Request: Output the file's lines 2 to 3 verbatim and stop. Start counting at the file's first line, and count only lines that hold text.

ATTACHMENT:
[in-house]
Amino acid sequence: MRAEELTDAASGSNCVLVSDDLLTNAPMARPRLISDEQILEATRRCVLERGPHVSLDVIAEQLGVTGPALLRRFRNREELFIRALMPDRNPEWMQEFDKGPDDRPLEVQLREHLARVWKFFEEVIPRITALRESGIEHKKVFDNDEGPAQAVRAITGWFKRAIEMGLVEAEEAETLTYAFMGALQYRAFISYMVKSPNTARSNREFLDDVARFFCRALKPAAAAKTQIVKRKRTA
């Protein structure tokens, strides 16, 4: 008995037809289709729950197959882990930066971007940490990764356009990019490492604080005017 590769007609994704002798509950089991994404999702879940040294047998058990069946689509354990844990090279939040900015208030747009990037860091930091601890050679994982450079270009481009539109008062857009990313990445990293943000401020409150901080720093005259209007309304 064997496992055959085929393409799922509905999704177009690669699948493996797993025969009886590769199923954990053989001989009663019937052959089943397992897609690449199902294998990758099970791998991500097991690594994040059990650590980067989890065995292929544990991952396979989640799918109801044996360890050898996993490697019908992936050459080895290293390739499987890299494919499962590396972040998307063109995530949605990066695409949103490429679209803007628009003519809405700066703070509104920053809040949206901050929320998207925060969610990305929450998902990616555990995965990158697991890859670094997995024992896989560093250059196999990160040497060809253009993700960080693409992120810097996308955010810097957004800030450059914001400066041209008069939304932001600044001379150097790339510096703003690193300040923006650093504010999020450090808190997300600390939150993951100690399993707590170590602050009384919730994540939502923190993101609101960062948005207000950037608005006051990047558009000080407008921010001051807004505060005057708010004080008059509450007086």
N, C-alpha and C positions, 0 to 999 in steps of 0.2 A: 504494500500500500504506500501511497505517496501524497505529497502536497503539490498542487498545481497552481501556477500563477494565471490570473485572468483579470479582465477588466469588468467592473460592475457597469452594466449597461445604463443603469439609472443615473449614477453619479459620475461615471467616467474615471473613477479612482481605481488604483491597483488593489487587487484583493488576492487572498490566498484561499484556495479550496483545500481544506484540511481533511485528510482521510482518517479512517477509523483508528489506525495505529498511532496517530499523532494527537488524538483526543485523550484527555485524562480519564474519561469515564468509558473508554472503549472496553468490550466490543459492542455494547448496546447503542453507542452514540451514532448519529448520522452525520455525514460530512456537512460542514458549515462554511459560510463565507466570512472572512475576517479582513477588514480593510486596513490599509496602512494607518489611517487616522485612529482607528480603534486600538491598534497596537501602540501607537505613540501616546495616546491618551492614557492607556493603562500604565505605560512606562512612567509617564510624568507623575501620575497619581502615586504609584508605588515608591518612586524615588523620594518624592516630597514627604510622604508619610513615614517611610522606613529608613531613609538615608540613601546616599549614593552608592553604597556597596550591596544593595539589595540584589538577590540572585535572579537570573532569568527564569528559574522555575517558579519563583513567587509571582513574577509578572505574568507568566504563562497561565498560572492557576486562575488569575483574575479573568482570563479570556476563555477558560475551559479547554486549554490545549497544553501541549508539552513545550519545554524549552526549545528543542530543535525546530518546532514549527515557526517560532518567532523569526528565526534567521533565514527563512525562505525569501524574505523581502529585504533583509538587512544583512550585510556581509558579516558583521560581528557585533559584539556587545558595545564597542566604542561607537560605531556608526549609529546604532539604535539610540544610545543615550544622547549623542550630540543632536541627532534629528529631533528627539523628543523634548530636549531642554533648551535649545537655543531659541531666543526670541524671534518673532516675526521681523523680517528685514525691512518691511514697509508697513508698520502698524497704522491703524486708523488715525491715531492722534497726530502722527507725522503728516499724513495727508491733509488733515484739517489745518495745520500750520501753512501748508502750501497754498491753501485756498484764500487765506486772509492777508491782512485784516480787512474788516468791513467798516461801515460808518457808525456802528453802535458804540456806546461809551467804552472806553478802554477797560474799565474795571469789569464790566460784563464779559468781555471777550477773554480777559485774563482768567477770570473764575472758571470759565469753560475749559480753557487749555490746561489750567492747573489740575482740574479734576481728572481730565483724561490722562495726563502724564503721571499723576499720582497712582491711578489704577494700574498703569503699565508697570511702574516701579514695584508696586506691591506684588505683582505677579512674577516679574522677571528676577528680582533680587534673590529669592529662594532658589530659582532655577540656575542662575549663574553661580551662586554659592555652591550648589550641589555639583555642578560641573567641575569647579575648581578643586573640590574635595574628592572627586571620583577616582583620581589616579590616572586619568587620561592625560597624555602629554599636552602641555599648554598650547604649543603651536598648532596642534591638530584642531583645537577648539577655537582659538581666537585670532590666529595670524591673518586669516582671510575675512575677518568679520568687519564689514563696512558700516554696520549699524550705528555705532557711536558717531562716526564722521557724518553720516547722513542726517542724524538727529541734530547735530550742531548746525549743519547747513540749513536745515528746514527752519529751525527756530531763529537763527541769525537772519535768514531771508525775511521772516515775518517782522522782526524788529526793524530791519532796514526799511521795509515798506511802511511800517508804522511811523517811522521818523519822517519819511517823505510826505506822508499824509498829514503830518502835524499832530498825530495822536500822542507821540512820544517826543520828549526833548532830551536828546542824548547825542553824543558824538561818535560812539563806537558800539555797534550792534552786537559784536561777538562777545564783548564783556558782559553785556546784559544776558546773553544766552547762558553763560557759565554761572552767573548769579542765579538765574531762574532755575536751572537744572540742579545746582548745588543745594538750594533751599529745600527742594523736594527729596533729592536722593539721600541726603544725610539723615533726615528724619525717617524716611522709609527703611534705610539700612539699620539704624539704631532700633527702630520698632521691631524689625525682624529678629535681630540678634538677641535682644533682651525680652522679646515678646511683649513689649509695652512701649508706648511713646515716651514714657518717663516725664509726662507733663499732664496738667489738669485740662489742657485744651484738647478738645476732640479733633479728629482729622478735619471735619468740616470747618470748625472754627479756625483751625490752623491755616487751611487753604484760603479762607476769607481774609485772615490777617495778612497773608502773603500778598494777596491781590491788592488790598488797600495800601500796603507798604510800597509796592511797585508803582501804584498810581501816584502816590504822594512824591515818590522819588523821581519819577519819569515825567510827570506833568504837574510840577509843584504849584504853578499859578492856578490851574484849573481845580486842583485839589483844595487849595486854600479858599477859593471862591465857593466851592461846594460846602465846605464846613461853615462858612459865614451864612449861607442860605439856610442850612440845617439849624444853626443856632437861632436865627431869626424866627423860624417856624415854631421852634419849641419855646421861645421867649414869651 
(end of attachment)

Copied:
Amino acid sequence: MRAEELTDAASGSNCVLVSDDLLTNAPMARPRLISDEQILEATRRCVLERGPHVSLDVIAEQLGVTGPALLRRFRNREELFIRALMPDRNPEWMQEFDKGPDDRPLEVQLREHLARVWKFFEEVIPRITALRESGIEHKKVFDNDEGPAQAVRAITGWFKRAIEMGLVEAEEAETLTYAFMGALQYRAFISYMVKSPNTARSNREFLDDVARFFCRALKPAAAAKTQIVKRKRTA
């Protein structure tokens, strides 16, 4: 008995037809289709729950197959882990930066971007940490990764356009990019490492604080005017 590769007609994704002798509950089991994404999702879940040294047998058990069946689509354990844990090279939040900015208030747009990037860091930091601890050679994982450079270009481009539109008062857009990313990445990293943000401020409150901080720093005259209007309304 064997496992055959085929393409799922509905999704177009690669699948493996797993025969009886590769199923954990053989001989009663019937052959089943397992897609690449199902294998990758099970791998991500097991690594994040059990650590980067989890065995292929544990991952396979989640799918109801044996360890050898996993490697019908992936050459080895290293390739499987890299494919499962590396972040998307063109995530949605990066695409949103490429679209803007628009003519809405700066703070509104920053809040949206901050929320998207925060969610990305929450998902990616555990995965990158697991890859670094997995024992896989560093250059196999990160040497060809253009993700960080693409992120810097996308955010810097957004800030450059914001400066041209008069939304932001600044001379150097790339510096703003690193300040923006650093504010999020450090808190997300600390939150993951100690399993707590170590602050009384919730994540939502923190993101609101960062948005207000950037608005006051990047558009000080407008921010001051807004505060005057708010004080008059509450007086």